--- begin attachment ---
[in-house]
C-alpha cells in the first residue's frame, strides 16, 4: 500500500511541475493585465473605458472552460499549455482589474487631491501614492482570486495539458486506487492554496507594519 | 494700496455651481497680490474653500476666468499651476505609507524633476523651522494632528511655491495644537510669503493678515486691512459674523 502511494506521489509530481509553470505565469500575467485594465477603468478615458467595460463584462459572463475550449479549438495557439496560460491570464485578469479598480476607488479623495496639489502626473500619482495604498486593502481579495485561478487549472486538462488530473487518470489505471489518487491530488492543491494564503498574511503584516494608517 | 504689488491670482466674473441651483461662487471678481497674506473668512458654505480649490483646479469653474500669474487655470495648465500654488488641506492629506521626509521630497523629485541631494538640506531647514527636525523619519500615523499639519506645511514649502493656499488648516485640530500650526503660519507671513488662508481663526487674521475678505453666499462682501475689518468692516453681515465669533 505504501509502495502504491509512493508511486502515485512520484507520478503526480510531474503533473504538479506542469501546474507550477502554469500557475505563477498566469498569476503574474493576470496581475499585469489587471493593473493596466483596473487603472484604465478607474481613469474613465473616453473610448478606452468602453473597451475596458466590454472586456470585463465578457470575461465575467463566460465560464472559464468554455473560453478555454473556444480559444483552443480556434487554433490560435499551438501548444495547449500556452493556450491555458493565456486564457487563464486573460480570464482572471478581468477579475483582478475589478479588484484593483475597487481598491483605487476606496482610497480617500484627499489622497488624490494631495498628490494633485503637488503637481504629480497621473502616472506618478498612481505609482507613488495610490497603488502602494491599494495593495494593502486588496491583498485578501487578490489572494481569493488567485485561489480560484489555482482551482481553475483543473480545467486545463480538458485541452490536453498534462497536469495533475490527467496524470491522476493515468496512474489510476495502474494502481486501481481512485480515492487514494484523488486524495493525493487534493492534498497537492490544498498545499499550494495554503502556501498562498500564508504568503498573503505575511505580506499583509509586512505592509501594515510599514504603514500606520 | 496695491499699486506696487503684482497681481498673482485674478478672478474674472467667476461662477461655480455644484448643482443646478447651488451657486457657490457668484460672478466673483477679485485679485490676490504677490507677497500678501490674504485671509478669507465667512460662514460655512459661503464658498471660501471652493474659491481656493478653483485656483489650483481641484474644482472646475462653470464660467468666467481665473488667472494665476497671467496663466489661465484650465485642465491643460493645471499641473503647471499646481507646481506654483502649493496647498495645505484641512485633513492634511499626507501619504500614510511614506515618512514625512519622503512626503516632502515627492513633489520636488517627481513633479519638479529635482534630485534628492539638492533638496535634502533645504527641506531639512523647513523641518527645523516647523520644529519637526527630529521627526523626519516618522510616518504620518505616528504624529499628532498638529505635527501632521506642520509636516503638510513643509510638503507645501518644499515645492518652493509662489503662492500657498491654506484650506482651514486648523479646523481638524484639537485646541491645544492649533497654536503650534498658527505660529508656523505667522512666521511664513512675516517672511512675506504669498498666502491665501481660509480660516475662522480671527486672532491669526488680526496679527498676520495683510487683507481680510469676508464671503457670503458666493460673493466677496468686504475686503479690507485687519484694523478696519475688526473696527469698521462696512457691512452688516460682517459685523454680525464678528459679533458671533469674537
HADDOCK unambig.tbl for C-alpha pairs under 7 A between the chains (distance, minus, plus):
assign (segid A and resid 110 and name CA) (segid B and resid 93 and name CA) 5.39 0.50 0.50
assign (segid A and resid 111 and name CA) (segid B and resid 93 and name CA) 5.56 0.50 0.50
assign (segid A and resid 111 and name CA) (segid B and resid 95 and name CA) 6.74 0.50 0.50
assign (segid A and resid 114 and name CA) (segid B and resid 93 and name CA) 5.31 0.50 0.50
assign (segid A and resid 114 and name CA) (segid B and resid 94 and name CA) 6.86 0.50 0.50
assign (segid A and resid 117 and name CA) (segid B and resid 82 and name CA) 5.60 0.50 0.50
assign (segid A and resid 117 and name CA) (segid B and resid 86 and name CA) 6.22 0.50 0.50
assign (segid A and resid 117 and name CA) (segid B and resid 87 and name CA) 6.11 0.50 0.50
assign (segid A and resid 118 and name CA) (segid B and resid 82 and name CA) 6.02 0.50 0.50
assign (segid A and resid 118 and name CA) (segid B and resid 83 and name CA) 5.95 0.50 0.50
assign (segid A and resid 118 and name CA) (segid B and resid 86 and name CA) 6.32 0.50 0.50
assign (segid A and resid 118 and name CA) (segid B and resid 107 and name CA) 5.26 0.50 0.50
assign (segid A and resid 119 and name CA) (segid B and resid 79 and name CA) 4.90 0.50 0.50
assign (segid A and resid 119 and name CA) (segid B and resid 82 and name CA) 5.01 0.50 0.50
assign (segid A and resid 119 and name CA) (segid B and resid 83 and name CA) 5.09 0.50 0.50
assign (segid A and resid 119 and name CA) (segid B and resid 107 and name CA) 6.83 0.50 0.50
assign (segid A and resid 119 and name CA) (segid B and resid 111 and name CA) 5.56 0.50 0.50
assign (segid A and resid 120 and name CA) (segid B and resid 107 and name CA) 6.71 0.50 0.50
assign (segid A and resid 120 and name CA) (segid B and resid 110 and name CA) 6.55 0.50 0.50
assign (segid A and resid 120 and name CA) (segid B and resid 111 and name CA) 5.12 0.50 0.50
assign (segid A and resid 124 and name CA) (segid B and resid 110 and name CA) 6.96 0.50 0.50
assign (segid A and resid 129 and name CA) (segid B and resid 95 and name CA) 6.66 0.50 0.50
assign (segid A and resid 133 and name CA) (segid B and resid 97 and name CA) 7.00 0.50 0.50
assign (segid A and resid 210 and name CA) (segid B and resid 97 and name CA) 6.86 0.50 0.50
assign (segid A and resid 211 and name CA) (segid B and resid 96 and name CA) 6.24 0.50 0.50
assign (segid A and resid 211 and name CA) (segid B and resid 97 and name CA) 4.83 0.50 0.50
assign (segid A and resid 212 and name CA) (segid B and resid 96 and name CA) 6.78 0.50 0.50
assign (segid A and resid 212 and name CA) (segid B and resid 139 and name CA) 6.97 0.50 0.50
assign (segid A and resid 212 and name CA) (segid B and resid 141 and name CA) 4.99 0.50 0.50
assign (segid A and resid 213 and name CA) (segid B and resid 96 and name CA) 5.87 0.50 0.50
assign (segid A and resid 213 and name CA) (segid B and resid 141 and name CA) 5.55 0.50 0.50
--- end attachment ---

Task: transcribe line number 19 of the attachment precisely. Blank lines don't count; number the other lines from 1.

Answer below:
assign (segid A and resid 119 and name CA) (segid B and resid 107 and name CA) 6.83 0.50 0.50